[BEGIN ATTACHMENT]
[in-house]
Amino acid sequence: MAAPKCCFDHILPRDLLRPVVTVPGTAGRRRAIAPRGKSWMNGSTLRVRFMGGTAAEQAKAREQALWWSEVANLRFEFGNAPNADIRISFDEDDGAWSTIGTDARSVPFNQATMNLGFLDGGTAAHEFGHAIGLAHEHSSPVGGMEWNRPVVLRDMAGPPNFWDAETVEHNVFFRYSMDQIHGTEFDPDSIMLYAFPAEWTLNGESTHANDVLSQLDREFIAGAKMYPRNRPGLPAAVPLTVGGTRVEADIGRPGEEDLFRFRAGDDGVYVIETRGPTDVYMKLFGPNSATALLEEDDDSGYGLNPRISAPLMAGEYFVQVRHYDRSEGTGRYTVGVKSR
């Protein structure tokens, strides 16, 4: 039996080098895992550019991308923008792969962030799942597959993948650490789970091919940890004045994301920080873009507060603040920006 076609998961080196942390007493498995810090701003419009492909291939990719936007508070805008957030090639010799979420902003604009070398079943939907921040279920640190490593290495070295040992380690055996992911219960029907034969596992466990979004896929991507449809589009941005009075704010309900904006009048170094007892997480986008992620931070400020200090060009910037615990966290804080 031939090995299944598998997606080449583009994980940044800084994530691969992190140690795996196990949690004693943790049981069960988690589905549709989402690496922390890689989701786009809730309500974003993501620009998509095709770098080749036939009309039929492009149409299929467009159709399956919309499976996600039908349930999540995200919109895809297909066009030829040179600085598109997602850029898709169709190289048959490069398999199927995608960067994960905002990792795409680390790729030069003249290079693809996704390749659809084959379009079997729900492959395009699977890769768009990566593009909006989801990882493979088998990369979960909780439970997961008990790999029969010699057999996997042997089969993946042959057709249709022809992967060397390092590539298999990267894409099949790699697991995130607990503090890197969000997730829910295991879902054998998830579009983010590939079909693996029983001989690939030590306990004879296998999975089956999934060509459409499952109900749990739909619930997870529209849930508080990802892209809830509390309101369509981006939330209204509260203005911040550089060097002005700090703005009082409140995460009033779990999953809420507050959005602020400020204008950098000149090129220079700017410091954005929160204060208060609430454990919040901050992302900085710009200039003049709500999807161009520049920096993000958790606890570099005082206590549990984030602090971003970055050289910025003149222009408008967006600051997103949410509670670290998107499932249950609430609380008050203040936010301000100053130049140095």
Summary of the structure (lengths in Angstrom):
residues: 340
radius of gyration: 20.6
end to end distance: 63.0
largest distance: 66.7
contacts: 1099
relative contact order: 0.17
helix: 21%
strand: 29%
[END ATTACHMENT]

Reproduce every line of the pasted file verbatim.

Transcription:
[in-house]
Amino acid sequence: MAAPKCCFDHILPRDLLRPVVTVPGTAGRRRAIAPRGKSWMNGSTLRVRFMGGTAAEQAKAREQALWWSEVANLRFEFGNAPNADIRISFDEDDGAWSTIGTDARSVPFNQATMNLGFLDGGTAAHEFGHAIGLAHEHSSPVGGMEWNRPVVLRDMAGPPNFWDAETVEHNVFFRYSMDQIHGTEFDPDSIMLYAFPAEWTLNGESTHANDVLSQLDREFIAGAKMYPRNRPGLPAAVPLTVGGTRVEADIGRPGEEDLFRFRAGDDGVYVIETRGPTDVYMKLFGPNSATALLEEDDDSGYGLNPRISAPLMAGEYFVQVRHYDRSEGTGRYTVGVKSR
């Protein structure tokens, strides 16, 4: 039996080098895992550019991308923008792969962030799942597959993948650490789970091919940890004045994301920080873009507060603040920006 076609998961080196942390007493498995810090701003419009492909291939990719936007508070805008957030090639010799979420902003604009070398079943939907921040279920640190490593290495070295040992380690055996992911219960029907034969596992466990979004896929991507449809589009941005009075704010309900904006009048170094007892997480986008992620931070400020200090060009910037615990966290804080 031939090995299944598998997606080449583009994980940044800084994530691969992190140690795996196990949690004693943790049981069960988690589905549709989402690496922390890689989701786009809730309500974003993501620009998509095709770098080749036939009309039929492009149409299929467009159709399956919309499976996600039908349930999540995200919109895809297909066009030829040179600085598109997602850029898709169709190289048959490069398999199927995608960067994960905002990792795409680390790729030069003249290079693809996704390749659809084959379009079997729900492959395009699977890769768009990566593009909006989801990882493979088998990369979960909780439970997961008990790999029969010699057999996997042997089969993946042959057709249709022809992967060397390092590539298999990267894409099949790699697991995130607990503090890197969000997730829910295991879902054998998830579009983010590939079909693996029983001989690939030590306990004879296998999975089956999934060509459409499952109900749990739909619930997870529209849930508080990802892209809830509390309101369509981006939330209204509260203005911040550089060097002005700090703005009082409140995460009033779990999953809420507050959005602020400020204008950098000149090129220079700017410091954005929160204060208060609430454990919040901050992302900085710009200039003049709500999807161009520049920096993000958790606890570099005082206590549990984030602090971003970055050289910025003149222009408008967006600051997103949410509670670290998107499932249950609430609380008050203040936010301000100053130049140095």
Summary of the structure (lengths in Angstrom):
residues: 340
radius of gyration: 20.6
end to end distance: 63.0
largest distance: 66.7
contacts: 1099
relative contact order: 0.17
helix: 21%
strand: 29%